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Hypotension due to compression of the inferior vena cava by intrathoracic herniation of peritoneal fat during laparoscopic surgery - A case report -
Anesth Pain Med 2018;13(1):72-6
Published online January 31, 2018
© 2018 Korean Society of Anesthesiologists.

Mijung Yun, Gunn Hee Kim , Seung Young Lee, Hana Cho, Byung Uk Kim, Min Seok Koo, and Mi-Young Kwon
Department of Anesthesiology and Pain Medicine, National Medical Center, Seoul, Korea
Correspondence to: Gunn Hee Kim, M.D., Ph.D.
Department of Anesthesiology and Pain Medicine, National Medical Center, 245 Eulji-ro, Jung-gu, Seoul 04564, Korea
Tel: 82-2-2260-7114
Fax: 82-2-2267-8685
Received May 26, 2017; Revised July 12, 2017; Accepted July 13, 2017.
cc This is an Open Access article distributed under the terms of the Creative Commons Attribution Non-Commercial License ( which permits unrestricted non-commercial use, distribution, and reproduction in any medium, provided the original work is properly cited.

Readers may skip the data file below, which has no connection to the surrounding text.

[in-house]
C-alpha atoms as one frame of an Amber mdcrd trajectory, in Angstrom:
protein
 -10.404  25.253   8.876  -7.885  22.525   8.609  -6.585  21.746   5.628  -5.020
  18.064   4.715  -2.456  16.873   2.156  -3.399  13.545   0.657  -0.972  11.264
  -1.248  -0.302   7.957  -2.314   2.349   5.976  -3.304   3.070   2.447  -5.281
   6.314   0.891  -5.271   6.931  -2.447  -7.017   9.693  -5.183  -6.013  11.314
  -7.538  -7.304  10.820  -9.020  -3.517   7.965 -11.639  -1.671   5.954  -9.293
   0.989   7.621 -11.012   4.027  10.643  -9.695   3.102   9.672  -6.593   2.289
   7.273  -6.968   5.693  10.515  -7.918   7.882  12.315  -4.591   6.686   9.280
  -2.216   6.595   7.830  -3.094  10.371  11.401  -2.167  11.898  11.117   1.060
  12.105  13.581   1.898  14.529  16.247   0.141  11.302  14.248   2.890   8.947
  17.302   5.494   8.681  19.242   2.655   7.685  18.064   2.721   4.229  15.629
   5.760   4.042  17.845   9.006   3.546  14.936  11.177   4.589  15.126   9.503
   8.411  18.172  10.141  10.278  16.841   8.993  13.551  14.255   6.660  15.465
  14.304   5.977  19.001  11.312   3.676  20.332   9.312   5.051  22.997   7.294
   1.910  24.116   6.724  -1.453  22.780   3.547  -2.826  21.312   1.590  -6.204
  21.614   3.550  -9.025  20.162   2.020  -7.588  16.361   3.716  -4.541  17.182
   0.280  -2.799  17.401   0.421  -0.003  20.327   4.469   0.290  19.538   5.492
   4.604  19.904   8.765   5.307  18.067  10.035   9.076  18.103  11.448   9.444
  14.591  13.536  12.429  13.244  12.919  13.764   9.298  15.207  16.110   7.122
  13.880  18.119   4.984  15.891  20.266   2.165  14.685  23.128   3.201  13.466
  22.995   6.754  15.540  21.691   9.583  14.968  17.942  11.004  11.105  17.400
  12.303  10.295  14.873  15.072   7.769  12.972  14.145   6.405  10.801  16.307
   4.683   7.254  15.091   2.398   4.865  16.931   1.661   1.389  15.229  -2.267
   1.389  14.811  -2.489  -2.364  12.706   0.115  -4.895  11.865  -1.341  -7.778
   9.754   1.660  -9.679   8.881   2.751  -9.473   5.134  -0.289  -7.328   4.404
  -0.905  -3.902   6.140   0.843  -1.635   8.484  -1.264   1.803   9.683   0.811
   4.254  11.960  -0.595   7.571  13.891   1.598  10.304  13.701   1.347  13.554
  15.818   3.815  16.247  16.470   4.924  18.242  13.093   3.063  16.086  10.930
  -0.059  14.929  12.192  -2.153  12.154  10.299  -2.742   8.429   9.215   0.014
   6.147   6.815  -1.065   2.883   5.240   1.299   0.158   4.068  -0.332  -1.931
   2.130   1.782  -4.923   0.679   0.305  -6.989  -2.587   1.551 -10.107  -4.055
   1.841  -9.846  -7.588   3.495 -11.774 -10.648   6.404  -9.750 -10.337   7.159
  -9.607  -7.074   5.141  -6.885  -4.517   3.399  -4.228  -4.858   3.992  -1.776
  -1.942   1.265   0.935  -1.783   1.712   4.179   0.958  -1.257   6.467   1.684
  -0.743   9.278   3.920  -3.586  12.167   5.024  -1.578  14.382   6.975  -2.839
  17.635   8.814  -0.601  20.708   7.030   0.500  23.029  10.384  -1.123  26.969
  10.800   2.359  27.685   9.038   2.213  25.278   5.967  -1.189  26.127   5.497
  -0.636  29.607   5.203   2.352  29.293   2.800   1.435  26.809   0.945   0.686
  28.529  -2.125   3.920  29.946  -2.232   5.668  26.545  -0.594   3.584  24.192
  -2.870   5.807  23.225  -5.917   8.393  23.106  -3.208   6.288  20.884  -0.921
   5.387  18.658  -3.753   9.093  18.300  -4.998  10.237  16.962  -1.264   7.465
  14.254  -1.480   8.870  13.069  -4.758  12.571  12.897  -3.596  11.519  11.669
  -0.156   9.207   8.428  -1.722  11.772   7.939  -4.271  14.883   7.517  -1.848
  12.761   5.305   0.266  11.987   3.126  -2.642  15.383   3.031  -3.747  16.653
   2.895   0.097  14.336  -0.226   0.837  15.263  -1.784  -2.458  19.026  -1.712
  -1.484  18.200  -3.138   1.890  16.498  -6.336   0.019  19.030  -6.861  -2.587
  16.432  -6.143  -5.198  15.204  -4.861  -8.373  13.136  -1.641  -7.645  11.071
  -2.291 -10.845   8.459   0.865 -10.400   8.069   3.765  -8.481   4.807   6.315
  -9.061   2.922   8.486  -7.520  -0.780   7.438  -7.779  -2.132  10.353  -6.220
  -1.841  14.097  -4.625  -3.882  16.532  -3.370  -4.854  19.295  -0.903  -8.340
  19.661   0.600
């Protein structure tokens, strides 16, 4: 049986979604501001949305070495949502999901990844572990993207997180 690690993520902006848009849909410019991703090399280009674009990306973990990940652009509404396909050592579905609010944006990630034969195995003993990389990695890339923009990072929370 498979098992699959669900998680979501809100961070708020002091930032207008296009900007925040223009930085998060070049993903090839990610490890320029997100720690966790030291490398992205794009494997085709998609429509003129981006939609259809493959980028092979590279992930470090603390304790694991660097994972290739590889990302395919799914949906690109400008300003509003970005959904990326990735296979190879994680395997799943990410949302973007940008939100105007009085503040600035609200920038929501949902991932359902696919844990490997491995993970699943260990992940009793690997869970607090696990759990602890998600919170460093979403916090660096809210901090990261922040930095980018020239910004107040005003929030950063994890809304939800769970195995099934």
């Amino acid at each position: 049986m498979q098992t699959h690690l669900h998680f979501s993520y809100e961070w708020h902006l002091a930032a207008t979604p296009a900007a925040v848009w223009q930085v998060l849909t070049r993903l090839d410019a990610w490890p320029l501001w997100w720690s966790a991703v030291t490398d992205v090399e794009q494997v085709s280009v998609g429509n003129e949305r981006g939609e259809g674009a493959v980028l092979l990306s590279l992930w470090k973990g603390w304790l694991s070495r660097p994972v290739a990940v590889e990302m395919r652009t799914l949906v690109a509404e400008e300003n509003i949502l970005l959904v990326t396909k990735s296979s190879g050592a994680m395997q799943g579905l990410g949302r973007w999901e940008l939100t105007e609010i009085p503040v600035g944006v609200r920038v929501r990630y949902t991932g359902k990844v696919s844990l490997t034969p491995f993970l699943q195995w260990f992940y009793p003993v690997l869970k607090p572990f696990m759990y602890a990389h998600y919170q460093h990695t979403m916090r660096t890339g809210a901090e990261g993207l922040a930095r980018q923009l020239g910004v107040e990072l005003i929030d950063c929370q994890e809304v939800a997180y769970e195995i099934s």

Vena cava syndrome is caused by central venous obstruction and can be divided into superior vena cava syndrome and inferior vena cava (IVC) syndrome. Symptoms and signs of IVC syndrome vary from no symptoms to lower limb edema, hypotension, and typical venous stasis changes of the lower extremities, such as brownish discoloration of the skin, woody edema, and ulceration. Carbon dioxide pneumoperitoneum, lithotomy-Trendelenburg position, and abdominal obesity could increase intra-abdominal pressure. We report a patient undergoing laparoscopic surgery who showed intrathoracic herniation of peritoneal fat induced by elevated intra-abdominal pressure due to the reasons mentioned above, resulting in IVC syndrome and hypotension perioperatively. The patient was treated with a conservative approach because he was asymptomatic except for hypotension on the first postoperative day.
Key Words : Inferior vena cava, Laparoscopy.

January 2018, 13 (1)
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